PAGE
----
Molecular and morphological incongruence among the genera around Sarmentypnum (Bryophyta: Calliergonaceae)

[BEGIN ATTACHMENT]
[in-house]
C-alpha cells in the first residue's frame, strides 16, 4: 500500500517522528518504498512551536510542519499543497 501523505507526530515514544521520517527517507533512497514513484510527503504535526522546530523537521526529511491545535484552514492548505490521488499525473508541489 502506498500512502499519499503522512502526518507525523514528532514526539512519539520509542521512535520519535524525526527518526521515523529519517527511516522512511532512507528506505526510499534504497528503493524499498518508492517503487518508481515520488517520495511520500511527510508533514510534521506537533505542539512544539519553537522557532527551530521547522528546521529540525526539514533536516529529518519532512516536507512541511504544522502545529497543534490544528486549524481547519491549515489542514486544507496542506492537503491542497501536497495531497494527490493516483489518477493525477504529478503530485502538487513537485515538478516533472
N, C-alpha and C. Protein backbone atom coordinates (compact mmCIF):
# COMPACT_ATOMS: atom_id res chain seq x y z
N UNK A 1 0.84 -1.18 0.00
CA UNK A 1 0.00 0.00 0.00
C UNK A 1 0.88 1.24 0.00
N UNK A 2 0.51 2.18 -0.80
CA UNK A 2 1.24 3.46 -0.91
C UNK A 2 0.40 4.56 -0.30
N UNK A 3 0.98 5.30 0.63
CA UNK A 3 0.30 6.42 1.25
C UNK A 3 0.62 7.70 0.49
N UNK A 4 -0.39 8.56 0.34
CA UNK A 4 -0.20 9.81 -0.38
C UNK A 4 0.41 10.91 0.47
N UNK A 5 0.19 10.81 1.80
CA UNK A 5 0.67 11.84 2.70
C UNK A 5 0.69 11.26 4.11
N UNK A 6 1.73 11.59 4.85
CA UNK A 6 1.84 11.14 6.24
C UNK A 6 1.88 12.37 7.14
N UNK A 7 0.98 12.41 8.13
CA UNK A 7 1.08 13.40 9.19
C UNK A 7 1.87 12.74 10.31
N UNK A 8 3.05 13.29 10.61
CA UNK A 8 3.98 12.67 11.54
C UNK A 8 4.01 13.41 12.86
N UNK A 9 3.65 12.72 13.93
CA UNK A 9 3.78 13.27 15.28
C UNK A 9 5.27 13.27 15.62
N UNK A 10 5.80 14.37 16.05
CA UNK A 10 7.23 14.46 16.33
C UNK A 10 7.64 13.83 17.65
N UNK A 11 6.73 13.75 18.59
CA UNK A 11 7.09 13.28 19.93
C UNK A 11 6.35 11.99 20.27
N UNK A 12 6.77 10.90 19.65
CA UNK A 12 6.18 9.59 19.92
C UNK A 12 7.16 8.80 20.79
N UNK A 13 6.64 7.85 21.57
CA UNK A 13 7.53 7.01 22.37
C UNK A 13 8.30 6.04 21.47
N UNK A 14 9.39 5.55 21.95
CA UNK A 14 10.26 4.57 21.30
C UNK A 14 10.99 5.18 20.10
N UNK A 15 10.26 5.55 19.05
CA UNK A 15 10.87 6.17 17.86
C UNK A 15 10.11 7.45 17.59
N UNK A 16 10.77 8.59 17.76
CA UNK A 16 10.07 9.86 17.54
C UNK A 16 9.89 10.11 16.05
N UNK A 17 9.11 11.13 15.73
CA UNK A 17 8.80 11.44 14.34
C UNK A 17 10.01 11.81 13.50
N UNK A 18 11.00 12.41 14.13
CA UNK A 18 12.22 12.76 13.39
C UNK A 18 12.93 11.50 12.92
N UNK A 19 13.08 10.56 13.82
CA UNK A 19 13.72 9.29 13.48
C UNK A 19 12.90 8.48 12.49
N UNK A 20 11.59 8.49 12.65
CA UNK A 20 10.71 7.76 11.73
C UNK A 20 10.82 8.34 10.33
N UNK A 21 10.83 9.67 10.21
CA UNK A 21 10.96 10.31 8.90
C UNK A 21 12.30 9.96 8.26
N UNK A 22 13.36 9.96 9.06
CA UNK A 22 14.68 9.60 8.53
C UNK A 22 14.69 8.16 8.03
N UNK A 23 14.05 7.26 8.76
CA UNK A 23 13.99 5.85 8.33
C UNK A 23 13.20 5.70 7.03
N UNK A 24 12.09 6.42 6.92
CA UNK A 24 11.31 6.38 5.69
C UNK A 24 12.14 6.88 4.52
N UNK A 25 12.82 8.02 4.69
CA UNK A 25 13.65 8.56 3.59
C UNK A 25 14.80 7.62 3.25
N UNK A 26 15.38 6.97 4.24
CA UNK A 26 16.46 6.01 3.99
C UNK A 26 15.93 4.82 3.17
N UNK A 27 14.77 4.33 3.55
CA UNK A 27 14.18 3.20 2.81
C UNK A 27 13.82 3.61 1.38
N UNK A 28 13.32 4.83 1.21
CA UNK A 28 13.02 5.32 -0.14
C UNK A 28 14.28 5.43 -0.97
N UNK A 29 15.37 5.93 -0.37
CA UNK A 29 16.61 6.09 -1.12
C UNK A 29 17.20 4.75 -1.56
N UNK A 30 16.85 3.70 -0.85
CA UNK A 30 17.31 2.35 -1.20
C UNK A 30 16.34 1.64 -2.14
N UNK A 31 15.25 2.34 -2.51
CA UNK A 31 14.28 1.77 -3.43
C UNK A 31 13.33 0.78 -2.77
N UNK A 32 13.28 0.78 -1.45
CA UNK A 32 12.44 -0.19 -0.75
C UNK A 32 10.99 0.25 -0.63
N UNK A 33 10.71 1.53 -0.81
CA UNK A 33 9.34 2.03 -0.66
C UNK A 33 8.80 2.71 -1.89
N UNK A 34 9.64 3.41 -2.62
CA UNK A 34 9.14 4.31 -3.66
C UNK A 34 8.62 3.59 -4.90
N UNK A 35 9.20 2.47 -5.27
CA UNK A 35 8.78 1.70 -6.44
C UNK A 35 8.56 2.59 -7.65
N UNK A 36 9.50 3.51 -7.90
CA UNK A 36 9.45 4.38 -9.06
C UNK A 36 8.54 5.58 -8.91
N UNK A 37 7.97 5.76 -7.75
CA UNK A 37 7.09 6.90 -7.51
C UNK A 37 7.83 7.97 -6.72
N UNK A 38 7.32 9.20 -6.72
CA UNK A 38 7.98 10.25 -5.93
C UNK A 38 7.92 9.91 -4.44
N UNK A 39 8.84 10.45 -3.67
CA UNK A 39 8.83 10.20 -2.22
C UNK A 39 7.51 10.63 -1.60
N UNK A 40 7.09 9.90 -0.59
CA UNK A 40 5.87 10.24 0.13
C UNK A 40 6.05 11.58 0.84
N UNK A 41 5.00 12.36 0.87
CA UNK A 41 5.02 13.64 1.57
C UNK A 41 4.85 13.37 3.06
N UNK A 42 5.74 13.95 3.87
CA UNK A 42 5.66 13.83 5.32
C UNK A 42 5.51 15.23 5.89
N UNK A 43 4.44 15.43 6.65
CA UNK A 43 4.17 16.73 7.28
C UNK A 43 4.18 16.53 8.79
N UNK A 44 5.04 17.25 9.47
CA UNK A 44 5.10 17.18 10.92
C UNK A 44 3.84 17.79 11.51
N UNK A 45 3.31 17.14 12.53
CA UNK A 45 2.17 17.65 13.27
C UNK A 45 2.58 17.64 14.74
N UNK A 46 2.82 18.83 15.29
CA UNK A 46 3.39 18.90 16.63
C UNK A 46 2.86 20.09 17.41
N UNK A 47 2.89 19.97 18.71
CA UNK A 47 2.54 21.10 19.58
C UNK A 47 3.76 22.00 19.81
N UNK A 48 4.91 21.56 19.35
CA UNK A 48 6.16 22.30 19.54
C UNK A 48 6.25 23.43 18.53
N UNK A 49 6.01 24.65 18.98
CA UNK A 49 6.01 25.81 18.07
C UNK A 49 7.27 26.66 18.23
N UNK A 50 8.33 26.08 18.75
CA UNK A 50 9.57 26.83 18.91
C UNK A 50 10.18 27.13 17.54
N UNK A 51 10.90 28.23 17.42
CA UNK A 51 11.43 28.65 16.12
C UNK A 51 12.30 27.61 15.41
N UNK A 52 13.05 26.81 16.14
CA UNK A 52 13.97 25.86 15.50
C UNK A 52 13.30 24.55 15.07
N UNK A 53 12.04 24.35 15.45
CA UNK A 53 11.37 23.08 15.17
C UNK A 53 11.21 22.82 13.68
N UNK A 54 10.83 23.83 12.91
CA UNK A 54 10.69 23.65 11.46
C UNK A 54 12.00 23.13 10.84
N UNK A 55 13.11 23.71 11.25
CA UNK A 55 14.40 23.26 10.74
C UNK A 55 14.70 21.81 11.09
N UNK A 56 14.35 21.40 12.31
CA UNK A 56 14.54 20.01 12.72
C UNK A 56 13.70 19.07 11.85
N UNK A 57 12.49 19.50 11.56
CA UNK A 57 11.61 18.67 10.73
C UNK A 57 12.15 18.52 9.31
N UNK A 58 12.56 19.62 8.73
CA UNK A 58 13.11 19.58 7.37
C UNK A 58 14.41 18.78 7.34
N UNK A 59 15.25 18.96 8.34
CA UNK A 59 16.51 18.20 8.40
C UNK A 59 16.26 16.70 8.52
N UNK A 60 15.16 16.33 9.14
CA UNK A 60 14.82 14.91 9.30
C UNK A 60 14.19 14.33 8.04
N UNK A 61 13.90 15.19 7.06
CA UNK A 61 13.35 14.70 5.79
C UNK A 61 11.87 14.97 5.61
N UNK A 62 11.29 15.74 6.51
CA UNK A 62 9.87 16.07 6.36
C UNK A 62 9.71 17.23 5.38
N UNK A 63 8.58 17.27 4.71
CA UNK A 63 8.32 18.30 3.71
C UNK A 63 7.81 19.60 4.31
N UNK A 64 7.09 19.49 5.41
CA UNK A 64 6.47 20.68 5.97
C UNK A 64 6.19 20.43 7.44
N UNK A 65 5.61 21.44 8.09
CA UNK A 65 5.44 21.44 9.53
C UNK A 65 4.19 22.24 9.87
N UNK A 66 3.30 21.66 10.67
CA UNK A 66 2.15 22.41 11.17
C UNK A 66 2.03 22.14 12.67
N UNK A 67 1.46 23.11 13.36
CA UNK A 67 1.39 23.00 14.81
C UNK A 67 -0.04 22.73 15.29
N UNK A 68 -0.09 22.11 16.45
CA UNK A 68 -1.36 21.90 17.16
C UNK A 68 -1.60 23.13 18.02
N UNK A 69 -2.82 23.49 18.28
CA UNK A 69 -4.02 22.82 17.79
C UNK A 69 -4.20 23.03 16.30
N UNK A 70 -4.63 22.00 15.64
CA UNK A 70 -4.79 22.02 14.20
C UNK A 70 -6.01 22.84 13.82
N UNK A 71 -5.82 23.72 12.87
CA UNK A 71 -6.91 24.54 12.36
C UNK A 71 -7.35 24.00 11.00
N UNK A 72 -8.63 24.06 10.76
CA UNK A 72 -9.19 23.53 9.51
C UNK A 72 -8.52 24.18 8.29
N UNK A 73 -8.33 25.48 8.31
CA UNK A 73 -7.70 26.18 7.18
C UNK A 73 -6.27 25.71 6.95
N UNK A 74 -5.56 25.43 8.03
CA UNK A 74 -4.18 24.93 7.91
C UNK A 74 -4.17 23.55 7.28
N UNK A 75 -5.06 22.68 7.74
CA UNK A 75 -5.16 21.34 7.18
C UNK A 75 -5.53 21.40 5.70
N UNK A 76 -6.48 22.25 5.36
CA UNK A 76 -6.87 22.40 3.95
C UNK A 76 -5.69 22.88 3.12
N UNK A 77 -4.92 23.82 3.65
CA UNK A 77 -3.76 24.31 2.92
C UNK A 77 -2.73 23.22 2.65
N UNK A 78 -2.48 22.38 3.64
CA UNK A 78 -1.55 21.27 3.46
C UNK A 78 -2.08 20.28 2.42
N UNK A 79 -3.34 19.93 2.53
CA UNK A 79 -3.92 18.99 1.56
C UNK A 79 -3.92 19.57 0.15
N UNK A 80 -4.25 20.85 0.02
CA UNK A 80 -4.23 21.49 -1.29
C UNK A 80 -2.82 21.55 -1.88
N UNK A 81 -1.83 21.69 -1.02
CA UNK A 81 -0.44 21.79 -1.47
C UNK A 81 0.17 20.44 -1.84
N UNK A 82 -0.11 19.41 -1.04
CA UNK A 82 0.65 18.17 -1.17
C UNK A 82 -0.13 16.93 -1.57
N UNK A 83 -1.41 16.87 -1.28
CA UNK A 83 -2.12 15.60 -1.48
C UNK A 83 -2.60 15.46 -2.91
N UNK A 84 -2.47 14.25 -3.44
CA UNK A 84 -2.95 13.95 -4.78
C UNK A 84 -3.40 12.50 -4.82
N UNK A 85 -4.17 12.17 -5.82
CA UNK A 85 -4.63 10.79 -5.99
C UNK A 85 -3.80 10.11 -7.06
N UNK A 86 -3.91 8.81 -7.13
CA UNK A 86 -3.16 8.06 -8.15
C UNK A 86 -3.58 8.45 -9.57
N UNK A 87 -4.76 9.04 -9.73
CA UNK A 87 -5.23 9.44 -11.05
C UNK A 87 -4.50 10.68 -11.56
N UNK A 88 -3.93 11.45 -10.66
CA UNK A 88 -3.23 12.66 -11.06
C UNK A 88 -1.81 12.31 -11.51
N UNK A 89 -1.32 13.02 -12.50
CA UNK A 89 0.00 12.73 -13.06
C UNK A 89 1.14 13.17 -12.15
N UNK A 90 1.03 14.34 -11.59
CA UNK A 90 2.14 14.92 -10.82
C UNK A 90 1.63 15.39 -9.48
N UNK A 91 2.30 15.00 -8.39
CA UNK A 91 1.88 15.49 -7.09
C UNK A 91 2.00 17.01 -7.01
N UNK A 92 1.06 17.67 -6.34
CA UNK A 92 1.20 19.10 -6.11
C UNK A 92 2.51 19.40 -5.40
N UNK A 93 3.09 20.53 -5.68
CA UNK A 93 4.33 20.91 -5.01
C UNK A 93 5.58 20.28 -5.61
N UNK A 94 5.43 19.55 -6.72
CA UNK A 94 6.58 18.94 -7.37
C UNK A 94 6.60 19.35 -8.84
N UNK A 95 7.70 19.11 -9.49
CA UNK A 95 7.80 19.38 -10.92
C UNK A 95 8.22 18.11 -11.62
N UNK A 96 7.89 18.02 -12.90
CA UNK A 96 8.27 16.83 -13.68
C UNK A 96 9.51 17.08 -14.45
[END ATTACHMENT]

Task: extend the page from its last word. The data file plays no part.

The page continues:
Incongruence among molecular and morphological data for species and genus delineation has been shown to occur in several mosses. Based on the nuclear ITS 1 and 2, and the chloroplast trnL-trnF, rpl16, and tRNA-Gly, it is shown that such incongruence is relatively frequent in the genera Loeskypnum, Sarmentypnum, Straminergon, and Warnstofria. Using Neighbor joining, Jacknifing, and NeighborNet to evaluate relationships, ITS placed 3% of the morphologically identified specimens in an incorrect species and 1.5% in the wrong genus, and for the combined chloroplast data the corresponding figures were 3.5% and 1.5%. A combination of factors likely explains why some specimens are incorrectly placed by molecular data, including incomplete lineage sorting, rapid morphological differentiation, and transfer of genetic material between morphologically defined species. An arctic North American specimen of Straminergon stramineum with acuminate leaves was placed among Loeskypnum badium by chloroplast data, but not by ITS. This shows that also morphological data may be unstable and suggests that the acuminate leaf apex could be a result of hybridization between S. stramineum and L. badium. Even if a few percent of specimens will be incorrectly identified by the studied markers, identification work with barcodes will probably yield a higher frequency of correct identifications, at a lower cost, than employment of non-specialists for identification by morphology.